And acting like a grown up has very little to do with age. There’s no better evidence of this theory than the episode’s namesakes: Ben’s parents. Ben and Leslie are reveling in their new engagement and planning a party to celebrate. A party to which they’ll invite their families. Ben can see the thunder cloud on the horizon, threatening to rain cynicism and awkwardness all over their parade. He tries to warn Leslie that his parents have not been able to treat each other civilly since their divorce 30 years ago. “If there’s anyone who can bring my parents together,” he says to her, tenderly, “it’s no one.” Leslie, eternal optimist, has never met a lost cause she couldn’t fix. Her plan includes a Wyatt/Knope unity quilt, with each square signifying a member of their growing family. What could possibly go wrong?
The first of the Wyatts to arrive is Julia, Ben’s mom (Glenne Headly). Leslie swiftly gets a Chardonnay into her hand as she chats with the formidable and always welcomed Marlene Griggs-Knope. This shaky peace is broken with the arrival of Ben’s dad Stephen (Jonathan Banks, aka Mike Ehrmantraut from television’s Breaking Bad) and, dun dun duuuun: his girlfriend Ulani. From there, the Wyatt family reunion spirals into a flurry of name-calling and snide remarks, leaving Ben dismayed and Leslie and Marlene incredulous. Ben’s thought of an exit strategy, however, which is probably a level of preparedness adult children of divorce need to develop. Leslie ignores his pleas to jump into the waiting cab (P.S. Love that Pawnee has yellow cabs.), and decides to unleash her secret weapon. She’s successfully used a quilt to end epic fights three times: once in junior high, once in relation to a Donna/Jerry parking lot feud that I hope we hear more about someday, and the third time? “Right f**king now.”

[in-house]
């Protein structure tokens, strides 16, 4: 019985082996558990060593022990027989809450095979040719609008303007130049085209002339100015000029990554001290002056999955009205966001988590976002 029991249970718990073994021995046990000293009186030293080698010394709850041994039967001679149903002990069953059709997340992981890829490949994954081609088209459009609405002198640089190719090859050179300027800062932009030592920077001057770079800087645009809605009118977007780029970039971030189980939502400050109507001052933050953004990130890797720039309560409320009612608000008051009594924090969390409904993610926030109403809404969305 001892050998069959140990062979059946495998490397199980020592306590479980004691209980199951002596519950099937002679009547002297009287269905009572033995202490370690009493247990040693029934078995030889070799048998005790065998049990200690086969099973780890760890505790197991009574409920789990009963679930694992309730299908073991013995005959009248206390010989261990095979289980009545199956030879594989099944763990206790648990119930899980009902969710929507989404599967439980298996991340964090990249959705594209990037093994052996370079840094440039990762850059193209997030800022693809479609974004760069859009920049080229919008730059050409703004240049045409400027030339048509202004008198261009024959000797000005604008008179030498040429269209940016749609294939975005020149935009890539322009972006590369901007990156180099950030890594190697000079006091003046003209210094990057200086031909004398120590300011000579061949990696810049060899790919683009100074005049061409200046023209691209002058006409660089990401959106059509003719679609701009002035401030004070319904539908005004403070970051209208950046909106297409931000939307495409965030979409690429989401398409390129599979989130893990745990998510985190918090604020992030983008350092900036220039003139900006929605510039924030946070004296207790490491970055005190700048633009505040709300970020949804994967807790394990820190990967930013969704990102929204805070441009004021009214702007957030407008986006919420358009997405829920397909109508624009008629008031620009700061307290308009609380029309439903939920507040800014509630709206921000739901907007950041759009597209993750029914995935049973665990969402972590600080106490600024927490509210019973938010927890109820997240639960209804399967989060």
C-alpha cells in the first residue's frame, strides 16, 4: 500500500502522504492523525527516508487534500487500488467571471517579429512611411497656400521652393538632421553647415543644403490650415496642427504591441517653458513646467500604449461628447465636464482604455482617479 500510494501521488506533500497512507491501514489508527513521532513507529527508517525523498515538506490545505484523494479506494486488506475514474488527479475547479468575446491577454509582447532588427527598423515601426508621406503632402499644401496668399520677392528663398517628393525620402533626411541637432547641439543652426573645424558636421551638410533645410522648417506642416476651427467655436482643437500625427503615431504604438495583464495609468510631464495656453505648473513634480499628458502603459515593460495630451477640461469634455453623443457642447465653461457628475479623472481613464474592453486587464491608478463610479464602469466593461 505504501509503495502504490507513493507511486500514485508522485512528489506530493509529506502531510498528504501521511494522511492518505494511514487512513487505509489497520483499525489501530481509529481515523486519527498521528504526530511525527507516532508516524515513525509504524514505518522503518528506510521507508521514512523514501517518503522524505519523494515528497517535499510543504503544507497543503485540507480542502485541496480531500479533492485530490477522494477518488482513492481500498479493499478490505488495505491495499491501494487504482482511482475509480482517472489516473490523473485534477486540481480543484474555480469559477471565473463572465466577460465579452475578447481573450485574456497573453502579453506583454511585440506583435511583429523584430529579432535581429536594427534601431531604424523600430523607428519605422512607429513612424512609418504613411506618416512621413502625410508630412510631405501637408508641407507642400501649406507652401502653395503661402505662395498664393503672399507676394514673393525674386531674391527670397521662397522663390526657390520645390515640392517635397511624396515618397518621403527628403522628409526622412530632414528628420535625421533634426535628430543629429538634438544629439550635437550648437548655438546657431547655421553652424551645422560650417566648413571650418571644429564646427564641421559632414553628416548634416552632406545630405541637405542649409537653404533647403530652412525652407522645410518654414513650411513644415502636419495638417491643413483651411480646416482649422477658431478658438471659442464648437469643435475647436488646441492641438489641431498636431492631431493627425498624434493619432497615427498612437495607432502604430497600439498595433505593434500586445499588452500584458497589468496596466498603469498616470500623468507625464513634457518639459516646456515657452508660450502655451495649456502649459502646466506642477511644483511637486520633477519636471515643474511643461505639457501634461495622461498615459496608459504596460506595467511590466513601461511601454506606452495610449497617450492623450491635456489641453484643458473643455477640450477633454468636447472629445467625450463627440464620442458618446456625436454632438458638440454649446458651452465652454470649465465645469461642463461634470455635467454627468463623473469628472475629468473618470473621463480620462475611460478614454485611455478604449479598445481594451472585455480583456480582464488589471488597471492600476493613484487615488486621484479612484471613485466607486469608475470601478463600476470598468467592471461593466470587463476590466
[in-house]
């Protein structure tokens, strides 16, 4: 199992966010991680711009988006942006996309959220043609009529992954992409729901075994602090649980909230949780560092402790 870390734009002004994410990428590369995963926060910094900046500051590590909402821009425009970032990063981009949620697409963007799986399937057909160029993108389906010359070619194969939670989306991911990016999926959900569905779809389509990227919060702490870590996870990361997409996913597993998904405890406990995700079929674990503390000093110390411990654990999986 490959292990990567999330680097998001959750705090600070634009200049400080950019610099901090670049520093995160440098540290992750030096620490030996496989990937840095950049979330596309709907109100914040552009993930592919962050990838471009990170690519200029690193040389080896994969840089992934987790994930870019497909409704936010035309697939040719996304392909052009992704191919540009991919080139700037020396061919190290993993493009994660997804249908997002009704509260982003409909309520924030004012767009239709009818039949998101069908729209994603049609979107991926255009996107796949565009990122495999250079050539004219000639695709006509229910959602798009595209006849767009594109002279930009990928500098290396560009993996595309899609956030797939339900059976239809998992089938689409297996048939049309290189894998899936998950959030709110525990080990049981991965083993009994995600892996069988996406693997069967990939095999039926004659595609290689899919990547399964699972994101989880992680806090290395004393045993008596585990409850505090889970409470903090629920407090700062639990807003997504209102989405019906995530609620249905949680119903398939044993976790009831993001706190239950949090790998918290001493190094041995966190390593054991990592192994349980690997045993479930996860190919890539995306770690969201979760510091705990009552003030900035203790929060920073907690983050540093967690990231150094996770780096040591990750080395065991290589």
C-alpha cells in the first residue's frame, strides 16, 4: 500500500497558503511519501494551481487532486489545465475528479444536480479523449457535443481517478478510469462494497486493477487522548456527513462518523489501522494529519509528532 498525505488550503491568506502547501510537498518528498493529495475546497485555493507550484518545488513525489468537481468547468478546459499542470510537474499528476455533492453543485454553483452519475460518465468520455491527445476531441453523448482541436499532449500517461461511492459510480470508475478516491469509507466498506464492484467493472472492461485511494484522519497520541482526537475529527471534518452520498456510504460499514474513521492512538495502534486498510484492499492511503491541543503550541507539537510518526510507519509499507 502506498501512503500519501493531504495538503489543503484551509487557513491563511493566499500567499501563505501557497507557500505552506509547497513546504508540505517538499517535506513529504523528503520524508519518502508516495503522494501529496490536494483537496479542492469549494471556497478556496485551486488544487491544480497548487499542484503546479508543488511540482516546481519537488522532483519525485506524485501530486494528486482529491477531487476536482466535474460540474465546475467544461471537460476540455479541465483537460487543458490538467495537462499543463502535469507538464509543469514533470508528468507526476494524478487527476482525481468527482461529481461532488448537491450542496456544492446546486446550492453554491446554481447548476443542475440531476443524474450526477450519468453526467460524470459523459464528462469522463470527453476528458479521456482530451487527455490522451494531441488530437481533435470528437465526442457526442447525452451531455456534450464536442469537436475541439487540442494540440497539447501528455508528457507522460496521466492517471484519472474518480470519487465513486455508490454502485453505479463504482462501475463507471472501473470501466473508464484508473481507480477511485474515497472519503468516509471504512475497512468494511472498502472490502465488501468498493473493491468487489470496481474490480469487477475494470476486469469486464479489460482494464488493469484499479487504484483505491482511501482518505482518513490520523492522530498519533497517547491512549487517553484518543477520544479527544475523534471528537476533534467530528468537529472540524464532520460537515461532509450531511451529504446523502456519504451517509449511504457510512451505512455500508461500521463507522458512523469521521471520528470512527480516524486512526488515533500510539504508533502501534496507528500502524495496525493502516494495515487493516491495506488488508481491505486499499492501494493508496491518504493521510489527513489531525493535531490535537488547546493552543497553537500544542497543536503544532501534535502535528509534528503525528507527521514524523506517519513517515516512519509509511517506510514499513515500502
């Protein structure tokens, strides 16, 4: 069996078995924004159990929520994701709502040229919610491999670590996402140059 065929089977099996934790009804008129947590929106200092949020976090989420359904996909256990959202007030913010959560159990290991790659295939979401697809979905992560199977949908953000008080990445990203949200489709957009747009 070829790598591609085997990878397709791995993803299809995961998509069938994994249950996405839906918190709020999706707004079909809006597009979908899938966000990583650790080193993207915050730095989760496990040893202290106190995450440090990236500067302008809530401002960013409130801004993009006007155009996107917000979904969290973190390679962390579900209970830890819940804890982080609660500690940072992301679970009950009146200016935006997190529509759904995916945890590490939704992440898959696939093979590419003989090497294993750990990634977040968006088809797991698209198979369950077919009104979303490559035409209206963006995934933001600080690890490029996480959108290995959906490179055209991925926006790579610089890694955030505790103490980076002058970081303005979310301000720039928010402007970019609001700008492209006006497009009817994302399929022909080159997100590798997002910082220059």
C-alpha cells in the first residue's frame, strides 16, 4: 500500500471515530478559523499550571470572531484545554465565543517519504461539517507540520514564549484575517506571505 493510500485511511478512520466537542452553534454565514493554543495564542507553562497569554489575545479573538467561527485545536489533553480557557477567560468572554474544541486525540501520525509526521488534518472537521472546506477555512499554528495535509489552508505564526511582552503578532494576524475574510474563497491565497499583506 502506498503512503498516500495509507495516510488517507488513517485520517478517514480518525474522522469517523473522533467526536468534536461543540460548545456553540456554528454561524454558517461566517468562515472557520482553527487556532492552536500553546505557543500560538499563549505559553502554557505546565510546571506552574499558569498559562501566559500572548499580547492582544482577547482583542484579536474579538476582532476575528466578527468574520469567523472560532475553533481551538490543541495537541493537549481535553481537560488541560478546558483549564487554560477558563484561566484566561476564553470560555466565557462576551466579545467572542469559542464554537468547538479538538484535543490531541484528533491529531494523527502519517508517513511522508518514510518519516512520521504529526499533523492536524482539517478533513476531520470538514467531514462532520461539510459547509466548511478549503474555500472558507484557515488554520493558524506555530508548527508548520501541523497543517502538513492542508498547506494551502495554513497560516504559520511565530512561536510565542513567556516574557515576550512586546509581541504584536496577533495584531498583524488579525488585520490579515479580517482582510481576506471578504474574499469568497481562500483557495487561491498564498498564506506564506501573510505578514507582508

Ben’s parents have sunk so low in their pettiness that they only regard Leslie’s project to find fault and more reasons to scream at each other. Stephen is offended that there’s no square for Ulani; Julia resorts to vandalism to remove the square Leslie throws together for her replacement. And Ulani is pregnant. And none of them will go to the wedding. Finally, Leslie accepts defeat. A woman after my own heart, she packs up all the brownies and four bottles of wine and tries to convince Ben to run away with her. But Ben’s had it with being the grown up in his family. His parents have forced him and Leslie to spend their entire engagement party trying to keep them from strangling one another. He’s not going to let them ruin their wedding too. He and Leslie rejoin the party to take a stand, but not after a rejuvenating backseat makeout sesh. Beslie inform Julia, Ulani, and Stephen that they will all go to the wedding, they won’t make a scene, and they will tell the happy couple that they had a great time. The chastisement is more effective than any appeasement strategy. Ben can’t fix his parents, but he can tell them that he expects them to act like adults. More importantly, Leslie doesn’t hold Ben’s insane family against him. She rightly believes that his parents’ toxic relationship hasn’t a thing to do with her future happiness. Unless Ben goes crazy in his old age. But she’s got her eyes peeled for that. They’re so perfect.
First of all, Sage and I were both incredibly lucky considering Hurricane Sandy. Neither one of us lost power, even though Sage lost the internet for a brief time. I feel sort of guilty that my biggest crisis was the fact that we got down to 1.5 bottles of wine by the end! And like any good pop culture/TV Junkies, we passed the time by marathoning TV shows…Sage went with The West Wing and Being Human (The UK version naturally), while I went with some Classic Doctor Who (my first experience with Tom Baker! I can see why people loved him so) and old school Grey’s Anatomy. Not a bad way to pass the time. Things are sloooooooowly getting back to normal here. Subways are still out, so my office remains blissfully closed until further notice. Yay!
Second of all…HAPPY HALLOWEEN!!!
While we didn’t QUITE take Barney Stinson’s advice about slutting up for Halloween, Sage and I planned months ago to go as sassy versions of the Tenth and Eleventh Doctors. Luckily, Sandy waited to strike AFTER our big Halloween plans! We knew we wanted to go as SOMEONE from Doctor Who and we ultimately decided to go as Doctors, as we felt that there would be more pressure for accuracy had we gone as Rose or Donna Noble or Amy Pond. I am pretty proud of our results!!
We were also quite impressed with the pop culture cleverness of our friends at the party and of our friends on Twitter. Peruse more Halloween Geekery after the jump!